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Rediff.com  » News » Indian Mujahideen helped Headley, Rana execute 26/11

Indian Mujahideen helped Headley, Rana execute 26/11

November 19, 2009 14:33 IST
Investigators are striving to disentangle the various aspects of the 26/11 terror plot. Vicky Nanjappa throws light on how the Indian Mujahideen did its bit.

It is now more or less clear that arrested Lashkar-e-Tayiba operative David Headley had extensively used the Indian Mujahideen's services to help carry out the 26/11 attacks.

Investigators told rediff.com that more than two people within the Indian Mujahideen provided logistical support to Headley and his accomplice Tahawwur Rana to survey the targets that were attacked during 26/11.

The name of Riyaz Bhatkal, the suspected chief of the Indian Mujahideen, had cropped up just after the Mumbai attacks. However, the Mumbai police then denied all possible local links and maintained that the attacks were planned and executed only from Pakistan.

Sources in the Intelligence Bureau and the National Investigating Agency now point out that most of the money required to execute the Mumbai attacks was routed through Bhatkal. He laid the groundwork and opened 20 bank accounts in different countries, most of them in the Gulf.

Bhatkal was in India when both Headley and Rana visited the country. Bhatkal, who was in Kerala after the serial blasts that rocked Bengaluru, Ahmedabad and Delhi last year, met Rana during his visit to Kerala.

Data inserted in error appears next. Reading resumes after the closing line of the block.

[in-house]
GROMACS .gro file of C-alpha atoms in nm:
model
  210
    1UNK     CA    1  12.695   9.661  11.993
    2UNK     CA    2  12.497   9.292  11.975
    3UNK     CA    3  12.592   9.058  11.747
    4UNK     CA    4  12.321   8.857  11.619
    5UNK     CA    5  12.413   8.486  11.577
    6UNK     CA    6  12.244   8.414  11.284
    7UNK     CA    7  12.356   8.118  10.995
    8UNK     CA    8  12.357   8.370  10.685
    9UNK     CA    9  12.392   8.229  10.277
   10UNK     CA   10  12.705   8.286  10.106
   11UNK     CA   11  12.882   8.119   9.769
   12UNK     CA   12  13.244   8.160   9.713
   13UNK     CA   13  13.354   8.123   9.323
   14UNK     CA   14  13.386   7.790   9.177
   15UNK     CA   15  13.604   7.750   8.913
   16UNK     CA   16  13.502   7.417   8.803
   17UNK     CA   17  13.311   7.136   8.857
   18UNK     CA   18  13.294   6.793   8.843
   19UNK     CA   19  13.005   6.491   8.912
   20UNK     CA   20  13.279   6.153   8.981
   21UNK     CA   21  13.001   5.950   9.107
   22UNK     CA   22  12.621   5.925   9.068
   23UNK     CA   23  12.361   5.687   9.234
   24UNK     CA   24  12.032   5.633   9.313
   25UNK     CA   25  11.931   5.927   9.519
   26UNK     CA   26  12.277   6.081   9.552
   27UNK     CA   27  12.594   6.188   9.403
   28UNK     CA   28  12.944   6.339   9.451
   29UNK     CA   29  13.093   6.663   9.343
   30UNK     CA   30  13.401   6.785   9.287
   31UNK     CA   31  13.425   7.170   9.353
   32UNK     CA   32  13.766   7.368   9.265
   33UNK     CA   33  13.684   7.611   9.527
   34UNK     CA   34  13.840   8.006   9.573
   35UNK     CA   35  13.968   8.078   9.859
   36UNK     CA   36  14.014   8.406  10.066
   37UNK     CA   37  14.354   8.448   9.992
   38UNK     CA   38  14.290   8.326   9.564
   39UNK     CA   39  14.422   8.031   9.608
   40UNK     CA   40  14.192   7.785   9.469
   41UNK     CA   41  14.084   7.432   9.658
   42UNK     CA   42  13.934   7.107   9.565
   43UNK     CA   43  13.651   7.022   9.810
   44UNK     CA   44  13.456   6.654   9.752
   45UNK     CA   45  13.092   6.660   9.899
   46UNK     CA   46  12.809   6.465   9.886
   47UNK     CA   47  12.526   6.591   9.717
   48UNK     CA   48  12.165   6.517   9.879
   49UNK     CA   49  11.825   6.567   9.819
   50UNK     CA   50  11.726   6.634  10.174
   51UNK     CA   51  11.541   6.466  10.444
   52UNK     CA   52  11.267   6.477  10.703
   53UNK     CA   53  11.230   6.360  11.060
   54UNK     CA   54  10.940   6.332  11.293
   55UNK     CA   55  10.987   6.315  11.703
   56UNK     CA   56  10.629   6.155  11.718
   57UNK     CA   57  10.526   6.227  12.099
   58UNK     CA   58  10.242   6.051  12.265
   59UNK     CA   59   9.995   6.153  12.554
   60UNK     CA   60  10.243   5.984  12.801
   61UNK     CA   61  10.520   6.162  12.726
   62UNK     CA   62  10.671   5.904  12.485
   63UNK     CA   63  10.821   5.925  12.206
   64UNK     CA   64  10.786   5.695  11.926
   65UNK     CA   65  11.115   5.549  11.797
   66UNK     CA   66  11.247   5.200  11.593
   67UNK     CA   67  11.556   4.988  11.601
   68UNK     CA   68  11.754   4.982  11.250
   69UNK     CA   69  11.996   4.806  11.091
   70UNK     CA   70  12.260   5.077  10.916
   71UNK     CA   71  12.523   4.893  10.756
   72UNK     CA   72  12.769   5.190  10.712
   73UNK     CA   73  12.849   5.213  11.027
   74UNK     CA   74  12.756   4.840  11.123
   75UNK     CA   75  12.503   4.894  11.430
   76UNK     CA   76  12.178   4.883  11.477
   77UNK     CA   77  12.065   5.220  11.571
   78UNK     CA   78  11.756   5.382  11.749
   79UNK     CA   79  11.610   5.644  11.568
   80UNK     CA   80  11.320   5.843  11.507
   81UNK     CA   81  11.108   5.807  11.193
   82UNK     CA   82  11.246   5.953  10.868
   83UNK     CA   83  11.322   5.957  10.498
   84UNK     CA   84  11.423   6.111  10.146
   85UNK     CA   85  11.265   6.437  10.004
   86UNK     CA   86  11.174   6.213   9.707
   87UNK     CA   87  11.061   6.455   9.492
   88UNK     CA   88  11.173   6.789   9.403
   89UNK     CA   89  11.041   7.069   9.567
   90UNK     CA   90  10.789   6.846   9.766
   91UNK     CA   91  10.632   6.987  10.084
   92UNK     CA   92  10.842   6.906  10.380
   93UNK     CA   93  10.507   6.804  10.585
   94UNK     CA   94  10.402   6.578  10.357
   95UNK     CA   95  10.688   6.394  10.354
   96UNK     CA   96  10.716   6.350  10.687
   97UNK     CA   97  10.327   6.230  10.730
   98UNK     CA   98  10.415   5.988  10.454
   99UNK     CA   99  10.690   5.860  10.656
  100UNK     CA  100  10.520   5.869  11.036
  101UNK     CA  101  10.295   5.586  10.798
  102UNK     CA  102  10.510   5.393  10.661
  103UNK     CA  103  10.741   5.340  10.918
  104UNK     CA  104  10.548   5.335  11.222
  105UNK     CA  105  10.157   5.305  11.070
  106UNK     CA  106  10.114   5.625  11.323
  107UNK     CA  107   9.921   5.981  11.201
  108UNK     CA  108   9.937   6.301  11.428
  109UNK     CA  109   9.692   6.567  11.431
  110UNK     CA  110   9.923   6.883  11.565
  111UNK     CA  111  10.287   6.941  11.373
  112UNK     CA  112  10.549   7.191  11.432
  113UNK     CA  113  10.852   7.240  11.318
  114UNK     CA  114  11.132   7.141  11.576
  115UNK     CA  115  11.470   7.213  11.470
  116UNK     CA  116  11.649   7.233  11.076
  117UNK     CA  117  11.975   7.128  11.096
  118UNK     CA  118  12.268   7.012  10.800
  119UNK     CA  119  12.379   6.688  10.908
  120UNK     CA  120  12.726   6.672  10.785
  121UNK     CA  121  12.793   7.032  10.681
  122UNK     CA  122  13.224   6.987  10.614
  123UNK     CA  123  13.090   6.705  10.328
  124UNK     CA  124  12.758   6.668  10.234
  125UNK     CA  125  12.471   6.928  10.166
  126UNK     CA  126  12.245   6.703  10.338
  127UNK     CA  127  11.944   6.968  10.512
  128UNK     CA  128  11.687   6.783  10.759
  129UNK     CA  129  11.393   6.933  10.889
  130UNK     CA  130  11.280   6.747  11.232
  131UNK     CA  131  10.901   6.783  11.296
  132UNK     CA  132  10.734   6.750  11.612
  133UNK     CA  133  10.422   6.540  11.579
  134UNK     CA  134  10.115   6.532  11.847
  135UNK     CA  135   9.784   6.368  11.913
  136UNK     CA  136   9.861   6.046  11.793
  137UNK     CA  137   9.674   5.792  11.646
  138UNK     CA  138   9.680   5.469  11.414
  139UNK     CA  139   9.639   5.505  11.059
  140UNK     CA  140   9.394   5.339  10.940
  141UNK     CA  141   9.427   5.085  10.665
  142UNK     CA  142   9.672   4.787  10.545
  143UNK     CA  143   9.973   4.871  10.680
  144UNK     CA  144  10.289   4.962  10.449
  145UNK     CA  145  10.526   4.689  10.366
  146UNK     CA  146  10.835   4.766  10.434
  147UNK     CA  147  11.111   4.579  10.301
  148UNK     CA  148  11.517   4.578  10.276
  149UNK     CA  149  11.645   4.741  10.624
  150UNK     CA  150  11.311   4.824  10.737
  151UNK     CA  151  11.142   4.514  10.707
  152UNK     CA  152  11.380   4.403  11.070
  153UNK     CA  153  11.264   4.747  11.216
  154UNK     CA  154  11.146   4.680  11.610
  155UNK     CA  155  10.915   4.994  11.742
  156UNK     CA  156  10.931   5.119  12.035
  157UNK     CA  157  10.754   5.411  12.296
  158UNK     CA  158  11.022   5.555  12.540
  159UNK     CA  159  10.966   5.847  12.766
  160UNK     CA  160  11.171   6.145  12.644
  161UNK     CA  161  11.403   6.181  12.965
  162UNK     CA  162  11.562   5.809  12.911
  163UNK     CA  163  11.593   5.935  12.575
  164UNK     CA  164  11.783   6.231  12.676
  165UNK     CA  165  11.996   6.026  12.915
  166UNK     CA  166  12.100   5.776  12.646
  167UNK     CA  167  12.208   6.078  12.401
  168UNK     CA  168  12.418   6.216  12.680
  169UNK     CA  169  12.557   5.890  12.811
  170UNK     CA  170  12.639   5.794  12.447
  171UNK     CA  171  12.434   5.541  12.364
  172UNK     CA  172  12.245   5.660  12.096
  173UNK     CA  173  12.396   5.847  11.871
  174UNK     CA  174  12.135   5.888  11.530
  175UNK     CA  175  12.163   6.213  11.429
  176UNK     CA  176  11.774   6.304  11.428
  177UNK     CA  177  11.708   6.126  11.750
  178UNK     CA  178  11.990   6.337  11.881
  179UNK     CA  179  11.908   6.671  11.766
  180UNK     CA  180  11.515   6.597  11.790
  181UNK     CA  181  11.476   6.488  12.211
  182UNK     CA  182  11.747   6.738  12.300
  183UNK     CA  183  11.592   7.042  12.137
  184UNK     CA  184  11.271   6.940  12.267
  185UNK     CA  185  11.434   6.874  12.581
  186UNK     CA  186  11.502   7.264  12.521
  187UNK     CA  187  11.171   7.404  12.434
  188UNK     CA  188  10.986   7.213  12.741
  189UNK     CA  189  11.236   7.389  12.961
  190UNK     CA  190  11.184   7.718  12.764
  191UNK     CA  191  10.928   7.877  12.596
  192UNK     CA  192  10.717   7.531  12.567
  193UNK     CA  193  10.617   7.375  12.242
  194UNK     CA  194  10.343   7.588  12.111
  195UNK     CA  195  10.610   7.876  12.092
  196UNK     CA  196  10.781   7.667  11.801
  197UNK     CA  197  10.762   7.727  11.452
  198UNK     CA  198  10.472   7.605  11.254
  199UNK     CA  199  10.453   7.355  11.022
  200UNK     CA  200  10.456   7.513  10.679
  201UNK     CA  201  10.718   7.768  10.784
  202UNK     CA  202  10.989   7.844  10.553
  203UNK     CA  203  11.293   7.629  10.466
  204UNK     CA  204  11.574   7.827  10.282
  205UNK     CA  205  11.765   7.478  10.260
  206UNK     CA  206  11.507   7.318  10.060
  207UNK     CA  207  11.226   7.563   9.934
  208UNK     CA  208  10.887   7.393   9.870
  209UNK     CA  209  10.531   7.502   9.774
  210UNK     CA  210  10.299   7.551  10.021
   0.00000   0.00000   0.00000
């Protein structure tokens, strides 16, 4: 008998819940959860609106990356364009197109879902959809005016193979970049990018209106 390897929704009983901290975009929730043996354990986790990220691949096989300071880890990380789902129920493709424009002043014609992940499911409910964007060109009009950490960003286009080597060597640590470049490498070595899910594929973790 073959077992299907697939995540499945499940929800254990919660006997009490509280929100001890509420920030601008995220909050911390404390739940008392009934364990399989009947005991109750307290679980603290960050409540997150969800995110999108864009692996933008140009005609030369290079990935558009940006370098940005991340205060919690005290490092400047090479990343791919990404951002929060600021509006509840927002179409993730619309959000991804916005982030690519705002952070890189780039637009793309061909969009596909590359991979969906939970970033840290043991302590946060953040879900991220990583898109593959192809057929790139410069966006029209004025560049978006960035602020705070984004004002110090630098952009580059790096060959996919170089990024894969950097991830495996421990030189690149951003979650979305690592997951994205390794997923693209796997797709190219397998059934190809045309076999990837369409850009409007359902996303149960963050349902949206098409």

Investigators say Headley and Rana were constantly in touch with Bhatkal who regularly transferred funds to them to survey and gather video footage of targets in Mumbai and other cities.

IB sources say they have established that the same Lashkar-e-Tayiba handlers controlled both Headley and the 26/11 attackers. While men like Abu Jundal and Abu Hamza, who are based in Pakistan, handled the attackers and Headley only during 26/11, two others constantly guided Headley and Rana during their stays in India.

The IB sources say phone records would show that Headley and Rana were in constant touch with Lashkar operative Abu-al-Qama. It was through him that the duo stayed in touch with Zarar Shah, a top Lashkar terrorist.

While records would show that Headley sought Abu-al-Qama's counsel about the targets in Mumbai, the same man also briefed Rana on the role he needed to play.

Qama asked Rana to travel to Kerala and re-activate the Indian Mujahideen who were virtually decimated after the national crackdown following last year's serial blasts.

He instructed Rana to get in touch with Amir Raja who was in charge of the Indian Mujahideen. Raja, who is based in Pakistan occupied Kashmir, asked Rana to ask Riyaz Bhatkal for help to survey likely targets in Kerala. He was also told to lure more youth into the Indian Mujahideen under the guise of operating a recruitment agency.

Vicky Nanjappa in Bengaluru